The first development was the slaughter of Palestinian protesters on the Gaza border on March 30.
Palestinians had arrived en masse at tented camps near the frontier as a protest dubbed "The Great March of Return" - evoking a longtime call for refugees to regain ancestral homes in what is now Israel - moved into its third week.
At least 30 Palestinians were wounded, the health ministry in Gaza said, with one shot in the head.
Such weekly demonstrations are to continue to mid-May, keeping tensions high along the volatile border.
Two journalists were also wounded on Friday, according to the Palestinian journalists' syndicate.
On Friday Mr Lieberman said there were fewer riots on our border because "the other side" had understood Israel's resolve. British Labour Leader Jeremy Corbyn is calling for Britain to review its weapon sales to Israel, in the wake of the Israeli army's killings of protesters and the journalist.
On Friday, most of the demonstrators assembled in five tent camps located several hundred metres from the border fence. Some protesters burned tires, Israeli flags and threw rocks.
The Israeli government warned that they would use armed force, but such a warning holds no legal or moral value since they were simply saying that they-the Israeli political establishment-would not recognize non-violent protests.
The marches have been organised by Hamas, but large turnouts on two preceding Fridays were also driven by desperation among the territory's 2 million residents.
Lt. Col. Jonathan Conricus said Friday that Palestinians repeatedly tried to damage the border fence, throwing several explosives and fire bombs.
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Gaza has been under an Israeli blockade for a decade and unemployment is approaching 50 percent.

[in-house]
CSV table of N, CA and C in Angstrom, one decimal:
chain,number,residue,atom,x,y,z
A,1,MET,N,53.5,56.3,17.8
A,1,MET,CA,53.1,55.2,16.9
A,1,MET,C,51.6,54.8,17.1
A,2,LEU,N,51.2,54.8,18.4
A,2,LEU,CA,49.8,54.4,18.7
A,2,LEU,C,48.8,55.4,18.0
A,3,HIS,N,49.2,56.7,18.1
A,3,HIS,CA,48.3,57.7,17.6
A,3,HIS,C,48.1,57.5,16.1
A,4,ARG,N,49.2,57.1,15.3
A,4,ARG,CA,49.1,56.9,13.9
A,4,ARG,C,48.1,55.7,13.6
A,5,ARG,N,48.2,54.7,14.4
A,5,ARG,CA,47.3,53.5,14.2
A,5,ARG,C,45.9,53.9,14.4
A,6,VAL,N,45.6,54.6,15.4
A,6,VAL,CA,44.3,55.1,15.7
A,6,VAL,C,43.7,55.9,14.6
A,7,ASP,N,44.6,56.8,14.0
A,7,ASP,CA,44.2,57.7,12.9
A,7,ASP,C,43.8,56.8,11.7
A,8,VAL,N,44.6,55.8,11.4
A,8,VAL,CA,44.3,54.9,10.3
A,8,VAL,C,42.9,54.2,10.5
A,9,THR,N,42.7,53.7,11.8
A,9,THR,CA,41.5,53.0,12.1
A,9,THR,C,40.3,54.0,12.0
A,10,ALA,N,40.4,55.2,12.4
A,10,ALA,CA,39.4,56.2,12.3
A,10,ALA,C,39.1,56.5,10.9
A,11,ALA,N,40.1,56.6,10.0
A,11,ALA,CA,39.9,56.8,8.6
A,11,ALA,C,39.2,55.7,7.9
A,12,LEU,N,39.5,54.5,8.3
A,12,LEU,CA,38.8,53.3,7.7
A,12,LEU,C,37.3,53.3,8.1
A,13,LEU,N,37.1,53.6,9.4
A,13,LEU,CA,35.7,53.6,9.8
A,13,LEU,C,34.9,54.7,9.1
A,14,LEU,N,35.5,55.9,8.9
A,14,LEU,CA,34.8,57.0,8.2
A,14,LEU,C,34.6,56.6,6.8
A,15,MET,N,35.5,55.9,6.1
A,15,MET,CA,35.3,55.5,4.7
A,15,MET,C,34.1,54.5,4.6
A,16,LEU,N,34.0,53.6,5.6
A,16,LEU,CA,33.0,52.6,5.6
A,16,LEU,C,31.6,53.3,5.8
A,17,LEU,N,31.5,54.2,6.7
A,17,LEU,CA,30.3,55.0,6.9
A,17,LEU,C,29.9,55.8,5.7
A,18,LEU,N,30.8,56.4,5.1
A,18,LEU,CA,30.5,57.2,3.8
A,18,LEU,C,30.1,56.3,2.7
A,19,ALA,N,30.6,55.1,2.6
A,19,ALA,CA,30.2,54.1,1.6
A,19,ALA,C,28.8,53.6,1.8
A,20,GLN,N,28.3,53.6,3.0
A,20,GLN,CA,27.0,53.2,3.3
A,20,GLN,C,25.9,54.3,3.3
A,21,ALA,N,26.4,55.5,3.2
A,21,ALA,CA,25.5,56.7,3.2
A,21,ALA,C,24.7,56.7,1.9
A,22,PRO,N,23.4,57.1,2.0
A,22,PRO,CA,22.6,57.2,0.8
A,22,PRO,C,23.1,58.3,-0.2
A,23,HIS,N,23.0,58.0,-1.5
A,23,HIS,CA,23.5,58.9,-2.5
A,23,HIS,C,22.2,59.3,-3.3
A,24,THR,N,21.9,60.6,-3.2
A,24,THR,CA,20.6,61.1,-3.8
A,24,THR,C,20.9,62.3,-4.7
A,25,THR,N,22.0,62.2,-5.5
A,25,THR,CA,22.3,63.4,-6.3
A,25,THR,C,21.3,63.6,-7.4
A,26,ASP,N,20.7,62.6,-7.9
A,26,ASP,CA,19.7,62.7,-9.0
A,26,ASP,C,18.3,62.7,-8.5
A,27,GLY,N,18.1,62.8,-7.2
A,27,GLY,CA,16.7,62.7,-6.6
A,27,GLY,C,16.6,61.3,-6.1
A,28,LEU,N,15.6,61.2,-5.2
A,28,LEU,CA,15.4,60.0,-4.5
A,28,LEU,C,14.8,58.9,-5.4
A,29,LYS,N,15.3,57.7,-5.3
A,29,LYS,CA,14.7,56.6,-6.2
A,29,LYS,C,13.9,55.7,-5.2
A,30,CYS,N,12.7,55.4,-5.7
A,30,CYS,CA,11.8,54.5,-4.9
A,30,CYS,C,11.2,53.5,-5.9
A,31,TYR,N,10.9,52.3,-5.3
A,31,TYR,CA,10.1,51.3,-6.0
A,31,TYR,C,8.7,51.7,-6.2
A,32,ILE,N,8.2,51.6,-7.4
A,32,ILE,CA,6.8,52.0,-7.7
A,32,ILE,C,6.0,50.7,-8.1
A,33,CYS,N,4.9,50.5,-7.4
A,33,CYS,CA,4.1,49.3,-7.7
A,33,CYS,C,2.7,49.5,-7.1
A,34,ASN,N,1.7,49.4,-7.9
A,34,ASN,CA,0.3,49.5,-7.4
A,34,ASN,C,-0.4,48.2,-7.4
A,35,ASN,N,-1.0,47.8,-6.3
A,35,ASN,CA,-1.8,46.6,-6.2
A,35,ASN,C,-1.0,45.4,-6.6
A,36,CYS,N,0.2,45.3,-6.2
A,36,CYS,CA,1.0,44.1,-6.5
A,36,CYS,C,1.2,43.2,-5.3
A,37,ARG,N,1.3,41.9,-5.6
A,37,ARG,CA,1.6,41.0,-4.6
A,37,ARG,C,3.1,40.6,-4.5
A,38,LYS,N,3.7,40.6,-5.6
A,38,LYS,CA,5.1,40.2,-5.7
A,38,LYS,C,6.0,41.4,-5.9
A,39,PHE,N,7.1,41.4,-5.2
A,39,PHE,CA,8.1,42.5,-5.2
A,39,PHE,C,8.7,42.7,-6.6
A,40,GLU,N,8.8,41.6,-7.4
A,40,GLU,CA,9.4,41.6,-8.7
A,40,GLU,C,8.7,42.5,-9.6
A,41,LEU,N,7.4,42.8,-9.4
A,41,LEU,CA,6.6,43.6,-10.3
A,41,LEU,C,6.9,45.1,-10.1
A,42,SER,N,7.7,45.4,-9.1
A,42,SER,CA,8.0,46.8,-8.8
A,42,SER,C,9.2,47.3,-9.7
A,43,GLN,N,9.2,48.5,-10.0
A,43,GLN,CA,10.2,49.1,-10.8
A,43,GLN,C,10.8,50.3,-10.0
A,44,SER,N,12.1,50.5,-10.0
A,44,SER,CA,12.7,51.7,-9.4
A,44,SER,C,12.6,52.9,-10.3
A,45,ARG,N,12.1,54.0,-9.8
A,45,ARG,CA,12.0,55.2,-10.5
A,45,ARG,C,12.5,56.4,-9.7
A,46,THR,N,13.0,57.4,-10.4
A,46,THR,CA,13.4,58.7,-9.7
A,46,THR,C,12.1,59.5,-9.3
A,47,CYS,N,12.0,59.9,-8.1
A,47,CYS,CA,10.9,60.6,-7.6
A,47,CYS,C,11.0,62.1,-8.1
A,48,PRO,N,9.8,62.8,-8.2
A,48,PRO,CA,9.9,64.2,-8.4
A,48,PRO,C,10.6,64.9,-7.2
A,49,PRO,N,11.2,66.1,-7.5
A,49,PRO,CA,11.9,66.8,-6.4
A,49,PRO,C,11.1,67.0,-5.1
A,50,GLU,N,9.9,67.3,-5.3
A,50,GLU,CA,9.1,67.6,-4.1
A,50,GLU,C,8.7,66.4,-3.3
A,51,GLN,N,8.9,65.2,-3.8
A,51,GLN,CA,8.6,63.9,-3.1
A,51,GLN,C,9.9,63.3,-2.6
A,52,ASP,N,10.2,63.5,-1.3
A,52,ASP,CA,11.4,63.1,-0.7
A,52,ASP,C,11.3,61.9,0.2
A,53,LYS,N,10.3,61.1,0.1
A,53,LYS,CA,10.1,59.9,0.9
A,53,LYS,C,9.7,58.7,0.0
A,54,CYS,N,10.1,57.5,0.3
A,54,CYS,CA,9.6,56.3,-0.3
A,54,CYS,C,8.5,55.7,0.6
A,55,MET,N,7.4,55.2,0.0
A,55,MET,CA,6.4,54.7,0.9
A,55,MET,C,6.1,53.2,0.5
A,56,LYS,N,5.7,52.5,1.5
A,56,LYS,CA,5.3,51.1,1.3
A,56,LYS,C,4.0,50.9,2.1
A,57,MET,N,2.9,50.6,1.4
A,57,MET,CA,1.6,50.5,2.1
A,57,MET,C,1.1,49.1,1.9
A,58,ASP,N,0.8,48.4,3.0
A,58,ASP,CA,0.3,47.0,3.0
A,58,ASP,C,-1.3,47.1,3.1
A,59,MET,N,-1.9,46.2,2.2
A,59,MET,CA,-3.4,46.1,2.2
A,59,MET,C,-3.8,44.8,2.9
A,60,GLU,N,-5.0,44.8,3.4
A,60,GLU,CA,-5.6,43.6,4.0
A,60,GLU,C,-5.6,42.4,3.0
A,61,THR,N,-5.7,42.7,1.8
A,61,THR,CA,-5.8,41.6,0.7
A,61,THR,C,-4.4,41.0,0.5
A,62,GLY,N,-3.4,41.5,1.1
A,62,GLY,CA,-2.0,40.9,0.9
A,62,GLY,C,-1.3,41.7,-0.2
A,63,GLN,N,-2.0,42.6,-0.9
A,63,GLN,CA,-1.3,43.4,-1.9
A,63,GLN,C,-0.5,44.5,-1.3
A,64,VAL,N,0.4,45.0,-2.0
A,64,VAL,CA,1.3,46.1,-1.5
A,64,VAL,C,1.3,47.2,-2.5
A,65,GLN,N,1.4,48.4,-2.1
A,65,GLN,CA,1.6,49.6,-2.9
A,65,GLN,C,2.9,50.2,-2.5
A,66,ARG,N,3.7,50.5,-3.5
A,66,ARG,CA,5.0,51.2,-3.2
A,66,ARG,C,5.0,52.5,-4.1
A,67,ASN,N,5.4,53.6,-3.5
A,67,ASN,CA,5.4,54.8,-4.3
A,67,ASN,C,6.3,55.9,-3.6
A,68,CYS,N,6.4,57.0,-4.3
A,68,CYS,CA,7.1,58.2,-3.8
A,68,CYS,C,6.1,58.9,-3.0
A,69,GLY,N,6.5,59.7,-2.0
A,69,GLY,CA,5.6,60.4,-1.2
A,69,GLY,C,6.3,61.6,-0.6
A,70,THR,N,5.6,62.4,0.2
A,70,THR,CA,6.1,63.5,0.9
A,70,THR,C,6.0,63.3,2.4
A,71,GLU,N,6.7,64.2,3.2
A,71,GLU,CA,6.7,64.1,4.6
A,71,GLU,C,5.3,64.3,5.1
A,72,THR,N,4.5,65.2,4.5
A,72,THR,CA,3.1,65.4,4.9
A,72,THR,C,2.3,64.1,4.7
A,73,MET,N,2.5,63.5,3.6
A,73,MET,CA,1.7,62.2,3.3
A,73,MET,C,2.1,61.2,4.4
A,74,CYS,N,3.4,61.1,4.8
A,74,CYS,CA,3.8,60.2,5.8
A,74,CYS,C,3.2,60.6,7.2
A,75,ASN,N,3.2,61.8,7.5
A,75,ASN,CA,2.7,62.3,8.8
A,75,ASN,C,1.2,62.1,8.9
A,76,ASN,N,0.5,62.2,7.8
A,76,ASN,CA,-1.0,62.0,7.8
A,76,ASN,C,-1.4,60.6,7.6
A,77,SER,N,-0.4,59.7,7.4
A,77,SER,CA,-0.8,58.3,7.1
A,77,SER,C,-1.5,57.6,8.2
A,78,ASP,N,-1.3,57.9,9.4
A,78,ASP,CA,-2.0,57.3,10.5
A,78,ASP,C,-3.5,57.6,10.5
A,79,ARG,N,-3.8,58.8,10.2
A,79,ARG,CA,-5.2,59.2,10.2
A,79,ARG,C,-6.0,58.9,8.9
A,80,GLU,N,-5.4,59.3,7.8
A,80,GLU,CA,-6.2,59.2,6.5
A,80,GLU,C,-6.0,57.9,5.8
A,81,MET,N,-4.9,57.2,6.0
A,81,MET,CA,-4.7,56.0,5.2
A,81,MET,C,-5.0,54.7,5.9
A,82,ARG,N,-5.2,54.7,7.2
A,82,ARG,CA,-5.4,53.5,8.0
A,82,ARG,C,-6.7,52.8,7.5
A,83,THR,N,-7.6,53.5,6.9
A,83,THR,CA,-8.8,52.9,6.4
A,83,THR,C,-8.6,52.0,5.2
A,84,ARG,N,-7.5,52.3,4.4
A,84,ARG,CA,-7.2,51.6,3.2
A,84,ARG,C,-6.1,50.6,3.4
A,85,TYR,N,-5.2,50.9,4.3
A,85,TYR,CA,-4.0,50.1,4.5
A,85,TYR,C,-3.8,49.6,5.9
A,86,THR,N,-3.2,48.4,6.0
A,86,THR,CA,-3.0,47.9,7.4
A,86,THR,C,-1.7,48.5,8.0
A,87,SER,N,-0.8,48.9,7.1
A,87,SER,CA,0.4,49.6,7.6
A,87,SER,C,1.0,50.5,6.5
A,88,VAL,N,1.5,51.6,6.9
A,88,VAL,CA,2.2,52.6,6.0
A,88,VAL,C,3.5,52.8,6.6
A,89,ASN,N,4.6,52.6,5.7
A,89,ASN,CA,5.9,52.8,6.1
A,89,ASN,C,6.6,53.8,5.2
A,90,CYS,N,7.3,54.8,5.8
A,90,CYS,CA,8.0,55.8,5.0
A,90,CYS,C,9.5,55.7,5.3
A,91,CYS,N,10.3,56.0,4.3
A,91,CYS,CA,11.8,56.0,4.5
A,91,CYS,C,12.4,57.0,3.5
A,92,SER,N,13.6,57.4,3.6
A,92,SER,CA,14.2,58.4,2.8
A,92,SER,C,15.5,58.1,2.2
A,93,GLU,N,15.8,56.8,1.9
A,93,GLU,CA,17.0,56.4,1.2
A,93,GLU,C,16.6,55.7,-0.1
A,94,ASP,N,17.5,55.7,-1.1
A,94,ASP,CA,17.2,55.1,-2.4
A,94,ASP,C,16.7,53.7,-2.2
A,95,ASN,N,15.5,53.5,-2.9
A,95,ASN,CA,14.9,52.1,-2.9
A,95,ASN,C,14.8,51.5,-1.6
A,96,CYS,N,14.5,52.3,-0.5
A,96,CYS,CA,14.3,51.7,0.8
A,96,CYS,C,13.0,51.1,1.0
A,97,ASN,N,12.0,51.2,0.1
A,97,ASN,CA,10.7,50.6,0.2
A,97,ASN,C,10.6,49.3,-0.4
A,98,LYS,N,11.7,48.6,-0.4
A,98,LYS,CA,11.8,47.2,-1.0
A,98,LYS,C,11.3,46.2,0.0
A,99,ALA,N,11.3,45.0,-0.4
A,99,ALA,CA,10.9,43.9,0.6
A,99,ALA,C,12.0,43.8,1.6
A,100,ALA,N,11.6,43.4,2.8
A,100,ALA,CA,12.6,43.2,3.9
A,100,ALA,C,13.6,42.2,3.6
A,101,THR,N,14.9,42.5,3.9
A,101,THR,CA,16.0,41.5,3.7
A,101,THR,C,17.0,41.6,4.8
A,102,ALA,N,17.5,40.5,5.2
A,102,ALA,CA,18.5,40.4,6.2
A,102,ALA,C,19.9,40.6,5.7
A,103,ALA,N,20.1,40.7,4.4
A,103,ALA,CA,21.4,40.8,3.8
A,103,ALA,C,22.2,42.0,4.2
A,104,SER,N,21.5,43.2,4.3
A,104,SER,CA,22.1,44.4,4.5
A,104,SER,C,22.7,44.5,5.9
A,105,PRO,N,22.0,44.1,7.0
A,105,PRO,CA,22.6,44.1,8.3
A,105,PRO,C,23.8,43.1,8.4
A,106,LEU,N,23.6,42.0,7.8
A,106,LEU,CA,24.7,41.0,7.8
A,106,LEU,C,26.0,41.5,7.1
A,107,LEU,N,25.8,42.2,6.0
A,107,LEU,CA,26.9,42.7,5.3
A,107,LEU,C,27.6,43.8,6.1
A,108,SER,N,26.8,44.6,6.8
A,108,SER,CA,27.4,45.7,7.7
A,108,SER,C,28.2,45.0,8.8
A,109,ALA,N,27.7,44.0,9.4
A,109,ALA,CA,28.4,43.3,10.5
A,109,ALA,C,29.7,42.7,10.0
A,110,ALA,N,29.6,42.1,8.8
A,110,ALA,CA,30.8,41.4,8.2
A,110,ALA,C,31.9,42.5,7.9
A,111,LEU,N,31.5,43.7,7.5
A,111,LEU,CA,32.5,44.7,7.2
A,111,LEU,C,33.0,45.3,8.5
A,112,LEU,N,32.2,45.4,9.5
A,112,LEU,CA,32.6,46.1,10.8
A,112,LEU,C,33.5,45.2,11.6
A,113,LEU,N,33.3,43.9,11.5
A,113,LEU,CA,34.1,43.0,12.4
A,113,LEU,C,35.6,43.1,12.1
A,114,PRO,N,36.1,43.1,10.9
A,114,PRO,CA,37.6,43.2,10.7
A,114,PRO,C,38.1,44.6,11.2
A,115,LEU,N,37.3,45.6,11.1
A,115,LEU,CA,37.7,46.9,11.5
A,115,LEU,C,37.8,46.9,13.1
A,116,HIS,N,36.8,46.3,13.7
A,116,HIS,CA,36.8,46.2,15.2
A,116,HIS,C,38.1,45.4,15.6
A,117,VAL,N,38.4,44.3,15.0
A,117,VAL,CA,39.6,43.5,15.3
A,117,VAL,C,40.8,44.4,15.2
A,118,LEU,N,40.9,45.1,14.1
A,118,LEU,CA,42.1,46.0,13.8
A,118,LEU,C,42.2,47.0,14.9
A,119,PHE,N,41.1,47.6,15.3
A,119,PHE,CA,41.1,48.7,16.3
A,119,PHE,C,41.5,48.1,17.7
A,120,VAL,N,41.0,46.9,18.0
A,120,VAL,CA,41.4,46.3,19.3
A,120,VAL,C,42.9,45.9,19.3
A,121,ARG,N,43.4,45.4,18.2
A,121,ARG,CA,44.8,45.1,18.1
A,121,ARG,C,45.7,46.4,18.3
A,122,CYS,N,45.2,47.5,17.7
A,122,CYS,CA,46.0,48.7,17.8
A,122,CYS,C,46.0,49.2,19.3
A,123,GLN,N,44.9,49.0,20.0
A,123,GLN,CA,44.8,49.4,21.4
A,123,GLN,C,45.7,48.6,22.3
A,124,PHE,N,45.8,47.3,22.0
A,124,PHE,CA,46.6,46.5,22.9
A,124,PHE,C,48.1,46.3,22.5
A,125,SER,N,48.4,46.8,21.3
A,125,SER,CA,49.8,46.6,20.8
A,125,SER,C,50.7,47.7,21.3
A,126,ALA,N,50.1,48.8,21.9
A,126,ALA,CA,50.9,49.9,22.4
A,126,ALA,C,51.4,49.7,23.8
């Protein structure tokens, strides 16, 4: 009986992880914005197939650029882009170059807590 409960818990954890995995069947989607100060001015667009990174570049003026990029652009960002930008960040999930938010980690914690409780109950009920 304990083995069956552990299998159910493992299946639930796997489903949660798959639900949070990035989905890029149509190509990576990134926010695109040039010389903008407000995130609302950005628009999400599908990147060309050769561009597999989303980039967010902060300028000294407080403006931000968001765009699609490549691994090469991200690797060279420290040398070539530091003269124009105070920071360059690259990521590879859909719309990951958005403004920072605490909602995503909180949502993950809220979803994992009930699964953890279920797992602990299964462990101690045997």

Several thousand people gathered Friday at one of the tent camps, east of Gaza City.
"We want to live like everyone else in the world", he said.
The Palestinian Health Ministry said one person was critically injured.
Sitting under the shade of trees near the kibbutz of Nahal Oz, he said: "Using live fire is a last resort".
Rights group Amnesty International called Friday for the Israeli authorities to "put an immediate end to the excessive and lethal force being used to suppress Palestinian demonstrations in Gaza".
Rights groups say the Israeli military's open-fire regulations are unlawful because soldiers can use potentially lethal force against unarmed protesters. Israel has the ultimate say on what essential supplies enter Gaza. Since late March, 27 Palestinians were killed in protests.
The group has been criticized in Israel for publishing often anonymous testimony by current or former Israeli soldiers who have misgivings about their military service and treatment of Palestinians.
On Friday, hundreds of Jordanians demonstrated in Amman in solidarity with Palestinians.